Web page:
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Bill would halt legal fees for ACLU in church-state cases

WASHINGTON (BP)–It’s not fair for taxpayers to pay the legal bills for organizations such as the American Civil Liberties Union (ACLU), says Sen. Sam Brownback.

The Kansas Republican has reintroduced the Public Expression of Religion Act (PERA), which seeks to change how attorneys’ fees are granted in cases involving the Establishment Clause of the First Amendment.

Current law allows attorneys to recover their fees in many kinds of cases, including suits against government dealing with civil rights and the Establishment Clause, which says “Congress shall make no law respecting an establishment of religion.” For instance, if an attorney wins an Establishment Clause case asking a city government to remove the Ten Commandments from a courthouse, the city may be required to pay for the removal and the legal fees for both sides of the case.

“Currently, many small towns comply with the demands of the ACLU rather than risk going to trial and paying hundreds of thousands of dollars in legal fees to the ACLU if they lose the case,” Brownback said.

Supporters of the bill include the Southern Baptist Ethics & Religious Liberty Commission, American Legion, Religious Freedom Coalition, Eagle Forum, Traditional Values Coalition, Concerned Women for America, American Civil Rights Union, Catholic League for Religious and Civil Rights, Prison Fellowship Ministries and the National Religious Broadcasters.

“We believe it’s an important bill to remove the financial incentive as motivation for filing First Amendment lawsuits,” said Barrett Duke, the ERLC’s vice president for public policy and research.

Americans United for Separation of Church and State and the ACLU have condemned the measure, the latter calling it a direct attack on freedom of religion.

“Senator Brownback and those who support the Public Expression of Religion Act seek to put roadblocks in the way of those who want to protect their constitutional rights by filing cases charging violations of the Establishment Clause,” said Rob Boston, assistant director of communications for Americans United.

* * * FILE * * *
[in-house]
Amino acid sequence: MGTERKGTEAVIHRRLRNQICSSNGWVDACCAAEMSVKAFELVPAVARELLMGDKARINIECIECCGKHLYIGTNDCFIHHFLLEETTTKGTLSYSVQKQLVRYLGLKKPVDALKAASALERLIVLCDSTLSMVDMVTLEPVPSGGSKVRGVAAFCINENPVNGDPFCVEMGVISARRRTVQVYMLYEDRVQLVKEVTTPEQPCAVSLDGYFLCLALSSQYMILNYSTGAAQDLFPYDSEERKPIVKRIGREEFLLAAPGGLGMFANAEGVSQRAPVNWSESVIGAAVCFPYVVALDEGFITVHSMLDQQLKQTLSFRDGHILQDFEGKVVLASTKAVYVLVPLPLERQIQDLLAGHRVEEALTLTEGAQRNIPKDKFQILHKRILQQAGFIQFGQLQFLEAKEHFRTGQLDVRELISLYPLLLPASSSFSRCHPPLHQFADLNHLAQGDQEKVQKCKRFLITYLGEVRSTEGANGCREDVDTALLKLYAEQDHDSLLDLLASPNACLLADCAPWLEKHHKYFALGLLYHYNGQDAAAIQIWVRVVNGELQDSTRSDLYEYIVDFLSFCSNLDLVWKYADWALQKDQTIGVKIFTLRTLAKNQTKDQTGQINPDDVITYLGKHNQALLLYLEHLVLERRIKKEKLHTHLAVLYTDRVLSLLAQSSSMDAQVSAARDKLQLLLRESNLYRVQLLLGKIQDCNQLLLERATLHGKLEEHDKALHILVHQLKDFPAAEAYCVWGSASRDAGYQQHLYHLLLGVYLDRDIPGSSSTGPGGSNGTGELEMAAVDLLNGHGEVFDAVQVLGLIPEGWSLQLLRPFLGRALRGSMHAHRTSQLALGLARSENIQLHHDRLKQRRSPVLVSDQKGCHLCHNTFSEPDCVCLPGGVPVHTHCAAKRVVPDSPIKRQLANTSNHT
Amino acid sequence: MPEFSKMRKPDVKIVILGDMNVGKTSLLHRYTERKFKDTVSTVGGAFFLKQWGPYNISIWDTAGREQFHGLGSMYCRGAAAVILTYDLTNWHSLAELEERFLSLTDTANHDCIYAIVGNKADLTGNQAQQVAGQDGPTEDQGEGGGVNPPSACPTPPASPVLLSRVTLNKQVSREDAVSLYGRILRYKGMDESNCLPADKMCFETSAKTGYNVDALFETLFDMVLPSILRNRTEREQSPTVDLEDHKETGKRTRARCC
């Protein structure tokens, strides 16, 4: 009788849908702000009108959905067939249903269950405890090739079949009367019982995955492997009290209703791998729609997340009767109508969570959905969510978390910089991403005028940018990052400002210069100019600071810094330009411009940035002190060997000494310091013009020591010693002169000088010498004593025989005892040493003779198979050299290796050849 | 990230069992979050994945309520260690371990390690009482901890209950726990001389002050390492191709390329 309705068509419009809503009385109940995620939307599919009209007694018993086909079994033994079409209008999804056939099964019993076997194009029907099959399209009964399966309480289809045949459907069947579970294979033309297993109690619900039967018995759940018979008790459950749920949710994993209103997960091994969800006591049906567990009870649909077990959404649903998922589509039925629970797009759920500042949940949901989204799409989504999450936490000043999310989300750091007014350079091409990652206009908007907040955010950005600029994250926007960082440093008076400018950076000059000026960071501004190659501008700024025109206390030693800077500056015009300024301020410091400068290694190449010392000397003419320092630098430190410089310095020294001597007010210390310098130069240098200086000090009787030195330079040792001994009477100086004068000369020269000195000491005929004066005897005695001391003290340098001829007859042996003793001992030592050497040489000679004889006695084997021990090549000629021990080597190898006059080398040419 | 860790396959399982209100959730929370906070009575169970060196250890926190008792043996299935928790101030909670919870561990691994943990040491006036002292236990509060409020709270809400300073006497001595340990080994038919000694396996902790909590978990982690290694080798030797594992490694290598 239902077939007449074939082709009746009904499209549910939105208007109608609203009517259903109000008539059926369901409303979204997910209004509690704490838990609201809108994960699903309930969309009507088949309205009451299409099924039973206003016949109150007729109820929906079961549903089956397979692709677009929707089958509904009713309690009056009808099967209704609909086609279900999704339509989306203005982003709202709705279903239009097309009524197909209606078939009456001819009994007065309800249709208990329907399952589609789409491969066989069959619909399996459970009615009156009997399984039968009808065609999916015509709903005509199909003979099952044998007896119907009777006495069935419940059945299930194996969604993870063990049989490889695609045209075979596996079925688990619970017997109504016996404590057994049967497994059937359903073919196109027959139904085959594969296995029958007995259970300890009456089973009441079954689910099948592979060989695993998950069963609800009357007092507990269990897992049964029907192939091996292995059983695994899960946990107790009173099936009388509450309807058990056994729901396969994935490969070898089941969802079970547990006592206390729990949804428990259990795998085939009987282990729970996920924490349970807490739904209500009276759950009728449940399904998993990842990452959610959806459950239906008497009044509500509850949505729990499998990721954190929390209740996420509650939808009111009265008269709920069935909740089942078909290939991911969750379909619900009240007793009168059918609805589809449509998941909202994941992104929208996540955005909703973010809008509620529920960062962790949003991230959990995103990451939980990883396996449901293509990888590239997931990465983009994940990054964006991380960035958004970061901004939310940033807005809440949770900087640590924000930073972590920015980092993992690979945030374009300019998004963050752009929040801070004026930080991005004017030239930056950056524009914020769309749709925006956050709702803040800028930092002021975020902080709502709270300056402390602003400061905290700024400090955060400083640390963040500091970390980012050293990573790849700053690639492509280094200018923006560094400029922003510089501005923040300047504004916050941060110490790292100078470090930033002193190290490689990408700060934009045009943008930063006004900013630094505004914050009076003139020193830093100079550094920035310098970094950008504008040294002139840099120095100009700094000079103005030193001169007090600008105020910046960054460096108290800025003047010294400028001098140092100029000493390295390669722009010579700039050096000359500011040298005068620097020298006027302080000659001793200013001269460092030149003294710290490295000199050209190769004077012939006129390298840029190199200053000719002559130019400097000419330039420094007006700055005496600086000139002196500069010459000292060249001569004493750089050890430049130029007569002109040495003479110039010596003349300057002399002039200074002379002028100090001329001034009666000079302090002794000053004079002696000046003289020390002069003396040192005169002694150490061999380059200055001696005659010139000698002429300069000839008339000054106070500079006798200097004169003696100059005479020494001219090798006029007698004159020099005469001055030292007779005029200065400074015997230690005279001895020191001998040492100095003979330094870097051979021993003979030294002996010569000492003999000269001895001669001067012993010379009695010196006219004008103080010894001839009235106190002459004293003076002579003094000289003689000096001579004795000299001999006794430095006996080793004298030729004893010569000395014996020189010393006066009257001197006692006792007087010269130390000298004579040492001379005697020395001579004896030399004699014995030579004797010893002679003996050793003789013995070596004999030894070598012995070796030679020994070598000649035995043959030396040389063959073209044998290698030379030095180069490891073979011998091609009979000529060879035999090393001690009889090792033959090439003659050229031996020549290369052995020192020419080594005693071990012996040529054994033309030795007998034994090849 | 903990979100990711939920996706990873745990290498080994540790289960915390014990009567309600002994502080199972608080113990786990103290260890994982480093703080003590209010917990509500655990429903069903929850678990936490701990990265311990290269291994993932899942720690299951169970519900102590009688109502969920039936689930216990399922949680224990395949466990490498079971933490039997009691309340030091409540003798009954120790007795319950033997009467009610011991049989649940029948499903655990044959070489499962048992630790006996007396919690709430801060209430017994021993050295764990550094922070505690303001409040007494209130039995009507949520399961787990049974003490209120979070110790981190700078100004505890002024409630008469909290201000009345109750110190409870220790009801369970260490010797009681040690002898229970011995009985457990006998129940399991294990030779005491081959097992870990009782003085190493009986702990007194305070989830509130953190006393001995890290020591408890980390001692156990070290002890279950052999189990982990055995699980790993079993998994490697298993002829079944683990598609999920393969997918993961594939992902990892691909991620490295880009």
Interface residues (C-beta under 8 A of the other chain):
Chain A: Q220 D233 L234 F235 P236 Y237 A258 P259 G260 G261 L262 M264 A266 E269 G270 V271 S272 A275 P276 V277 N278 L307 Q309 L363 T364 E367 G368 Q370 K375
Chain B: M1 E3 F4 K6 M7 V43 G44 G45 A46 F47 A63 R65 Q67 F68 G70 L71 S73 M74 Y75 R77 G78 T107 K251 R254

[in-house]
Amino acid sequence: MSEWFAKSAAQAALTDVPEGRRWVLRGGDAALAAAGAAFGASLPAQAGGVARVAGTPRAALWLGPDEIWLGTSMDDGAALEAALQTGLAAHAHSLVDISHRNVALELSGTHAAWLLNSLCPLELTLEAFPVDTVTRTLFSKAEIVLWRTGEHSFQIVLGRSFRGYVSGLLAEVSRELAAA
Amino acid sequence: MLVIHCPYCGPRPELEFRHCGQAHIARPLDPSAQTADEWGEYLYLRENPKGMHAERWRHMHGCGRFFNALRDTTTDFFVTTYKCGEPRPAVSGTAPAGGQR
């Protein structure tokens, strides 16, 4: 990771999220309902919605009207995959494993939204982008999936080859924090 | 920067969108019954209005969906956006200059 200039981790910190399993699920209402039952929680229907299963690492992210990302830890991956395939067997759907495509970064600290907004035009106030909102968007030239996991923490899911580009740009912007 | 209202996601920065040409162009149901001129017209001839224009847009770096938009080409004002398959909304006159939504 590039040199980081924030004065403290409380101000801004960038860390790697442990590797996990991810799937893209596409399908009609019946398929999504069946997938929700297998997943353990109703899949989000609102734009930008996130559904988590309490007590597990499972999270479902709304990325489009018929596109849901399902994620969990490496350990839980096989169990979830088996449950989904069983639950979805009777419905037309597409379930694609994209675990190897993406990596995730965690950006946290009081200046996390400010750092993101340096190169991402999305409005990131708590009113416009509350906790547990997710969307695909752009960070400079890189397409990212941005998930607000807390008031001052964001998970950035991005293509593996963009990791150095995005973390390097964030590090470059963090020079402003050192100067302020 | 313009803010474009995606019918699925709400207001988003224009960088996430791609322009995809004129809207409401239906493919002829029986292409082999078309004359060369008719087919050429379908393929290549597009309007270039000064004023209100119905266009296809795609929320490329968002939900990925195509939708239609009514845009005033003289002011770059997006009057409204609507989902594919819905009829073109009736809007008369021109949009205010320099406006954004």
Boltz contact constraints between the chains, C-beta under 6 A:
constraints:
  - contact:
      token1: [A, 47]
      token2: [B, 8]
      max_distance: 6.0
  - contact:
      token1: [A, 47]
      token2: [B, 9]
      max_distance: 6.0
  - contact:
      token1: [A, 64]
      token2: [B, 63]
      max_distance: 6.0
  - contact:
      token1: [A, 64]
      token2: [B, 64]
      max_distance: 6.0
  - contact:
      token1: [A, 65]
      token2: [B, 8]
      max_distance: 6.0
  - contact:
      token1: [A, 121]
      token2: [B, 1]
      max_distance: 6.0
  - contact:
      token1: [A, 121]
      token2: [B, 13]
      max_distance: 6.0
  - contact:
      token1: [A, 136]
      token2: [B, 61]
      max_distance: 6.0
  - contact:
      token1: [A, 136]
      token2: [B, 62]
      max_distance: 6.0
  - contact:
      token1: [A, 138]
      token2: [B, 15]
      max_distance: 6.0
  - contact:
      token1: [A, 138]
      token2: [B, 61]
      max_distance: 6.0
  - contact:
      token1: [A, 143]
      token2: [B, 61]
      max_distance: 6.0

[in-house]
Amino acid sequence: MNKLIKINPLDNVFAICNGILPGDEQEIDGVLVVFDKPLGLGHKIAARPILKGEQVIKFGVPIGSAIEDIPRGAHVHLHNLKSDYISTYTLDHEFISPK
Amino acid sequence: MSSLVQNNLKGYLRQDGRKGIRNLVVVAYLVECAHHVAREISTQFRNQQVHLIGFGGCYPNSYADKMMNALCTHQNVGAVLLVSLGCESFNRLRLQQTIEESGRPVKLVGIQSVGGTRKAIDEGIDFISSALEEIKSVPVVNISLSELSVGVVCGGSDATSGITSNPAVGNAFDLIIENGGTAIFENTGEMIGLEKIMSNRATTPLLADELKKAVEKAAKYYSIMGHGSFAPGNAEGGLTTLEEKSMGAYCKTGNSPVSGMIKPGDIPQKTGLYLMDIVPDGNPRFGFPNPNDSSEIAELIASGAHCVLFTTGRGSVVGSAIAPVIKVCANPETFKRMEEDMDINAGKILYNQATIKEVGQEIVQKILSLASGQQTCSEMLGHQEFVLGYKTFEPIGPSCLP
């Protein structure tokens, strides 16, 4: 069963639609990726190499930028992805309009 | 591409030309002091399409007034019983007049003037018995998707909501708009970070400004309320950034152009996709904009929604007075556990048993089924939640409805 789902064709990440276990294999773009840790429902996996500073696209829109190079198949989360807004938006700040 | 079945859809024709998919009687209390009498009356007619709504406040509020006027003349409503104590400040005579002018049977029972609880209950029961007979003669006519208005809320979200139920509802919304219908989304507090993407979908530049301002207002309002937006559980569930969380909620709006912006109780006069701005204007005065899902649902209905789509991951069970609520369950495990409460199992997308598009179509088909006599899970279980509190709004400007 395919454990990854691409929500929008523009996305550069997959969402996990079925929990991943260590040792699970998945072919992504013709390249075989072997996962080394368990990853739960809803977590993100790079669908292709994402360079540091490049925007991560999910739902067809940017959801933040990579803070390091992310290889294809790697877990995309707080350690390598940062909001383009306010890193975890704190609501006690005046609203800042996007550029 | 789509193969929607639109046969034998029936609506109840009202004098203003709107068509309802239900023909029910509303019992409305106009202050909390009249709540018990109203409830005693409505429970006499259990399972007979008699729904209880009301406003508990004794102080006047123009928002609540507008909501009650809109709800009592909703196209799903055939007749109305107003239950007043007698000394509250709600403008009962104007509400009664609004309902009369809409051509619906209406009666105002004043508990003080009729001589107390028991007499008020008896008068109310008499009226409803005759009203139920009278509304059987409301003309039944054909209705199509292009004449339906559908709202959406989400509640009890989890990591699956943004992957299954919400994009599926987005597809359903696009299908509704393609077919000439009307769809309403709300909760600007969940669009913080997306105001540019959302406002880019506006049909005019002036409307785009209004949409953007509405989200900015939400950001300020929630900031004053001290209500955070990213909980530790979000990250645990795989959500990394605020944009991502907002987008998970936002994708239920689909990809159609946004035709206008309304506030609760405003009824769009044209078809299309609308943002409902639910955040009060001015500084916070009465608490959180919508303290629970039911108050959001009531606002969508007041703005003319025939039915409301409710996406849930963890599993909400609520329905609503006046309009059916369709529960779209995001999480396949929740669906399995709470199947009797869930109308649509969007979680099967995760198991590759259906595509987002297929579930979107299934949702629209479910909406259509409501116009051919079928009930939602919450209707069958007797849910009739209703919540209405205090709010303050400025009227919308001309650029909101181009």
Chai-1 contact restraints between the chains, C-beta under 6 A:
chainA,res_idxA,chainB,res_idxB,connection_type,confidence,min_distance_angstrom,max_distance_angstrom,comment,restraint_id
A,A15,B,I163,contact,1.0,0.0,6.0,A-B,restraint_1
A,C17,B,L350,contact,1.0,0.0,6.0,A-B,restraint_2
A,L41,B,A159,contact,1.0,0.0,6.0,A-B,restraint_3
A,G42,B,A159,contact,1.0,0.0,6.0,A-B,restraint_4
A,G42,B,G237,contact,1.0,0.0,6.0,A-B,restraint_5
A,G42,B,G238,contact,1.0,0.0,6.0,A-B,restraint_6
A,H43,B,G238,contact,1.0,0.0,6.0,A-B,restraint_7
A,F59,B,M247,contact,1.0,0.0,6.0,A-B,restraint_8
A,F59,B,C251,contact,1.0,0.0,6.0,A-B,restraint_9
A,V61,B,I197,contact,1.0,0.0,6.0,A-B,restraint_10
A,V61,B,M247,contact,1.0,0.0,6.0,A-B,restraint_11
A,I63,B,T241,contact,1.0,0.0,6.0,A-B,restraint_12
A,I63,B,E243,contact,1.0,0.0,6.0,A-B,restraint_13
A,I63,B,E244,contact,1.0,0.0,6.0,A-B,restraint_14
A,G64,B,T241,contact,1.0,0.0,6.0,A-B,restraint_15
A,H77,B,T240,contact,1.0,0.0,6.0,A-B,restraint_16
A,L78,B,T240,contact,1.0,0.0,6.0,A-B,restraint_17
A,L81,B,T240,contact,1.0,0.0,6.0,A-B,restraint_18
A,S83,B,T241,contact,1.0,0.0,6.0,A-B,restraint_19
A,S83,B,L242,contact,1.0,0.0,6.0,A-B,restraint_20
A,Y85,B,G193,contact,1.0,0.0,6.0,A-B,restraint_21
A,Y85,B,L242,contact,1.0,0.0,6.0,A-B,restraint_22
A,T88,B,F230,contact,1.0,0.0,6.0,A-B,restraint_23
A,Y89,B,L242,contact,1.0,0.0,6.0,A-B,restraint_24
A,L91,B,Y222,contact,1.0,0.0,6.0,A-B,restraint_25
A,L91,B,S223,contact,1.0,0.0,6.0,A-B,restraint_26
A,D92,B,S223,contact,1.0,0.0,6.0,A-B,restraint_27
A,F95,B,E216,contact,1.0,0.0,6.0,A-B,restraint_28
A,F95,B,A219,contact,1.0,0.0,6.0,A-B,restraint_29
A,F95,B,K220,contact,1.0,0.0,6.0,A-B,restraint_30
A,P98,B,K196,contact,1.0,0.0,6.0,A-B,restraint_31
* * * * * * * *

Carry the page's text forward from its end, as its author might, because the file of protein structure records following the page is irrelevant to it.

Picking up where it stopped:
Supporters of the bill want it to ensure that each party in a lawsuit involving a public expression of religion shoulders its own cost. The bill would make sure the states and localities are on equal footing with those who are suing them, supporters said.

“Under the current law, the ACLU and its affiliates have a win-win situation. They often get their desired result just by threatening these localities,” according to a paper from a congressional office. “It is the localities who must decide whether to roll the dice and gamble by going to court where jurisprudence is unclear, or to capitulate to the ACLU.”

The bill’s opponents cite the expensive legal costs of federal court cases as a main reason why attorneys should be able to recover their fees.

“The average person often does not have the means to hire an attorney to bring these cases to protect his or her rights,” Boston said. “Allowing for recovery of attorneys’ fees makes it possible for those of modest means to access the courts and stand up for their rights.”

The bill would still allow plaintiffs with legitimate claims to have their day in court, but it would also prevent local cities and towns from being coerced into settling claims out of a fear of large monetary losses, said Brownback, who introduced the bill Jan. 24.

One of the cases the bill’s supporters cite as an example of the current problem is from January 2004, when the ACLU received $950,000 in a settlement with the city of San Diego. Although the U.S. Supreme Court had ruled the Boy Scouts could refuse to admit homosexual troop members and troop leaders, the ACLU still was able to succeed in its claim the city was showing favoritism to a religious organization by leasing the Scouts land for $1 a year.

The House of Representatives approved the bill in September with a vote of 244-173, but the Senate never acted on it in the last session. Both were controlled by Republicans at the time; Democrats now control both chambers.

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  • Dustin McNab